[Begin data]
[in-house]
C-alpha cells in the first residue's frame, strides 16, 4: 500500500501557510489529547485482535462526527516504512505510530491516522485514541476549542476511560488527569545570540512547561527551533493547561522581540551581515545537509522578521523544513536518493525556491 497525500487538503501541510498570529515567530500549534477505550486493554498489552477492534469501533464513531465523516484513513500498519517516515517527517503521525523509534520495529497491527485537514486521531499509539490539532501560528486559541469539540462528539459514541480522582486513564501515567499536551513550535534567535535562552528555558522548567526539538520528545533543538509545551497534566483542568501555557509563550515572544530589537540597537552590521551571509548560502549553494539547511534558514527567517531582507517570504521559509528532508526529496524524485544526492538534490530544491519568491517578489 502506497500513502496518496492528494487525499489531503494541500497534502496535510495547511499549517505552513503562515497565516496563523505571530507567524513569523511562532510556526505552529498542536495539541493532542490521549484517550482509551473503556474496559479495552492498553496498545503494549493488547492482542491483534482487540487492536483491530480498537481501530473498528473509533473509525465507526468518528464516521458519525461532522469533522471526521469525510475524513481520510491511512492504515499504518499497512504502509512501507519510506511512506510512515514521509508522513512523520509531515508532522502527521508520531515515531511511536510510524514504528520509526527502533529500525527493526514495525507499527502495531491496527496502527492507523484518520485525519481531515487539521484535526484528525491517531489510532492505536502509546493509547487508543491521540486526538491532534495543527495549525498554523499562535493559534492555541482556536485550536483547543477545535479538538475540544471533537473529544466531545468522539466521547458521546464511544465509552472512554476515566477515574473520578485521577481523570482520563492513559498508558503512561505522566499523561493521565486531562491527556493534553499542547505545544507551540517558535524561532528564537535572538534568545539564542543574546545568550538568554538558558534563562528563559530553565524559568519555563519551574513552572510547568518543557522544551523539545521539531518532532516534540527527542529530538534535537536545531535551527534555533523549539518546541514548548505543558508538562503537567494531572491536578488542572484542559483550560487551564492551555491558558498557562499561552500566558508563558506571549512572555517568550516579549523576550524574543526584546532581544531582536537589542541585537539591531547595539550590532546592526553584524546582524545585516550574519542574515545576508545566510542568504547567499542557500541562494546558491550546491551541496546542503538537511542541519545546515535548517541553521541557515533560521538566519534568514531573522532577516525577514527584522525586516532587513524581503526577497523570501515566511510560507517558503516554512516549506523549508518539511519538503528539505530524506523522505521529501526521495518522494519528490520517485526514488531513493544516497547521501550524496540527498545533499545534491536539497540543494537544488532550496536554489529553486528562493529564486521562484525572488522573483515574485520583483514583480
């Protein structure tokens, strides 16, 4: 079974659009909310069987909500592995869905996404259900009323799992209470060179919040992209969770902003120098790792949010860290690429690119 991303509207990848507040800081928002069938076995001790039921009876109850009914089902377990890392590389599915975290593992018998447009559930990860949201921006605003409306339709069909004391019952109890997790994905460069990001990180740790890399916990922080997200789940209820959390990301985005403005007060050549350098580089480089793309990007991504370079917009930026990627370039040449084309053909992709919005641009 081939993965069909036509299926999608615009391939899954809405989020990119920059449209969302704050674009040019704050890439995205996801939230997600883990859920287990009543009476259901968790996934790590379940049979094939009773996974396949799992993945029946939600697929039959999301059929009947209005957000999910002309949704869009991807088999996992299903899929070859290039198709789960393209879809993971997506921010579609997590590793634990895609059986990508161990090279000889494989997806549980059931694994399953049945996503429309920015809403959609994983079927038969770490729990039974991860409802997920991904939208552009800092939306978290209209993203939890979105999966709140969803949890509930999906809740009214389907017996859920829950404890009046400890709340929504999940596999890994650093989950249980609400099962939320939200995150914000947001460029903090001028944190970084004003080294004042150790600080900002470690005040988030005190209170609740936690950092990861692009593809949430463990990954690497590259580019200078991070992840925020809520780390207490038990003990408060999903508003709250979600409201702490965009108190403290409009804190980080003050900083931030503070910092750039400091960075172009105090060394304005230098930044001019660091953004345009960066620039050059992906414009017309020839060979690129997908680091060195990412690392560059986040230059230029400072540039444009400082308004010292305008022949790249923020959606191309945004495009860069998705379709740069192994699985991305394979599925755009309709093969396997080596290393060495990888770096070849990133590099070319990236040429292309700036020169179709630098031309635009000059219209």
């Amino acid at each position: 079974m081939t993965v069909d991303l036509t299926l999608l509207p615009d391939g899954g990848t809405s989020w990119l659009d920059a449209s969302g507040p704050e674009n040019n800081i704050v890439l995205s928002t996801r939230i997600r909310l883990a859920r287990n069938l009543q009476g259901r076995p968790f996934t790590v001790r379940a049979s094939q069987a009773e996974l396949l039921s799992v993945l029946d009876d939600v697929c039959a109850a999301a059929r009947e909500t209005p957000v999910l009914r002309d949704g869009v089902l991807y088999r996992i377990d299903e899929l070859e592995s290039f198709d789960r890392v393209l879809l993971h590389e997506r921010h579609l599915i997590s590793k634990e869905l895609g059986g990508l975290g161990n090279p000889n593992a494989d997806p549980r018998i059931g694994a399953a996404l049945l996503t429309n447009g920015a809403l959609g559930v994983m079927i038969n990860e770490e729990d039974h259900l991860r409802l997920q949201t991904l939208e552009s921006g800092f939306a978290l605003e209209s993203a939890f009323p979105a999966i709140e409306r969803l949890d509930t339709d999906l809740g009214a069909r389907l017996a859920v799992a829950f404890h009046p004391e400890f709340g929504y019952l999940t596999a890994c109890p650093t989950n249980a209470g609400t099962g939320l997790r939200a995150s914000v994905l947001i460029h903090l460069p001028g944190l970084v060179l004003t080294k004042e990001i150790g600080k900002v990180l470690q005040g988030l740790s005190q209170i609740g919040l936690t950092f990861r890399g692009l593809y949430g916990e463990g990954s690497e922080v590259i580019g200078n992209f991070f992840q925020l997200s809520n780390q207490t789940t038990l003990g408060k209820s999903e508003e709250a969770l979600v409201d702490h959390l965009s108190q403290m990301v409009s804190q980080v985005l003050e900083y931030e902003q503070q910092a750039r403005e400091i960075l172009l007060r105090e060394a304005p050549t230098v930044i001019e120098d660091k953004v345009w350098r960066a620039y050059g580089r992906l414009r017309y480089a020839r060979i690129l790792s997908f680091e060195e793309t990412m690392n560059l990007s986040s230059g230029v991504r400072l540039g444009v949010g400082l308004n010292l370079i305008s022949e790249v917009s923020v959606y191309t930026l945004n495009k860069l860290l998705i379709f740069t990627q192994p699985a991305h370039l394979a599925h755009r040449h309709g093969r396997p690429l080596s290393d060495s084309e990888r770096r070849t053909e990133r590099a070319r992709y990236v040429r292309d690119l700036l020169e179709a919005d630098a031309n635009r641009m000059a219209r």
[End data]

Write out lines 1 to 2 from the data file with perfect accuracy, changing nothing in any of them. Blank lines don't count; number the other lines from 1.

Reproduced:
[in-house]
C-alpha cells in the first residue's frame, strides 16, 4: 500500500501557510489529547485482535462526527516504512505510530491516522485514541476549542476511560488527569545570540512547561527551533493547561522581540551581515545537509522578521523544513536518493525556491 497525500487538503501541510498570529515567530500549534477505550486493554498489552477492534469501533464513531465523516484513513500498519517516515517527517503521525523509534520495529497491527485537514486521531499509539490539532501560528486559541469539540462528539459514541480522582486513564501515567499536551513550535534567535535562552528555558522548567526539538520528545533543538509545551497534566483542568501555557509563550515572544530589537540597537552590521551571509548560502549553494539547511534558514527567517531582507517570504521559509528532508526529496524524485544526492538534490530544491519568491517578489 502506497500513502496518496492528494487525499489531503494541500497534502496535510495547511499549517505552513503562515497565516496563523505571530507567524513569523511562532510556526505552529498542536495539541493532542490521549484517550482509551473503556474496559479495552492498553496498545503494549493488547492482542491483534482487540487492536483491530480498537481501530473498528473509533473509525465507526468518528464516521458519525461532522469533522471526521469525510475524513481520510491511512492504515499504518499497512504502509512501507519510506511512506510512515514521509508522513512523520509531515508532522502527521508520531515515531511511536510510524514504528520509526527502533529500525527493526514495525507499527502495531491496527496502527492507523484518520485525519481531515487539521484535526484528525491517531489510532492505536502509546493509547487508543491521540486526538491532534495543527495549525498554523499562535493559534492555541482556536485550536483547543477545535479538538475540544471533537473529544466531545468522539466521547458521546464511544465509552472512554476515566477515574473520578485521577481523570482520563492513559498508558503512561505522566499523561493521565486531562491527556493534553499542547505545544507551540517558535524561532528564537535572538534568545539564542543574546545568550538568554538558558534563562528563559530553565524559568519555563519551574513552572510547568518543557522544551523539545521539531518532532516534540527527542529530538534535537536545531535551527534555533523549539518546541514548548505543558508538562503537567494531572491536578488542572484542559483550560487551564492551555491558558498557562499561552500566558508563558506571549512572555517568550516579549523576550524574543526584546532581544531582536537589542541585537539591531547595539550590532546592526553584524546582524545585516550574519542574515545576508545566510542568504547567499542557500541562494546558491550546491551541496546542503538537511542541519545546515535548517541553521541557515533560521538566519534568514531573522532577516525577514527584522525586516532587513524581503526577497523570501515566511510560507517558503516554512516549506523549508518539511519538503528539505530524506523522505521529501526521495518522494519528490520517485526514488531513493544516497547521501550524496540527498545533499545534491536539497540543494537544488532550496536554489529553486528562493529564486521562484525572488522573483515574485520583483514583480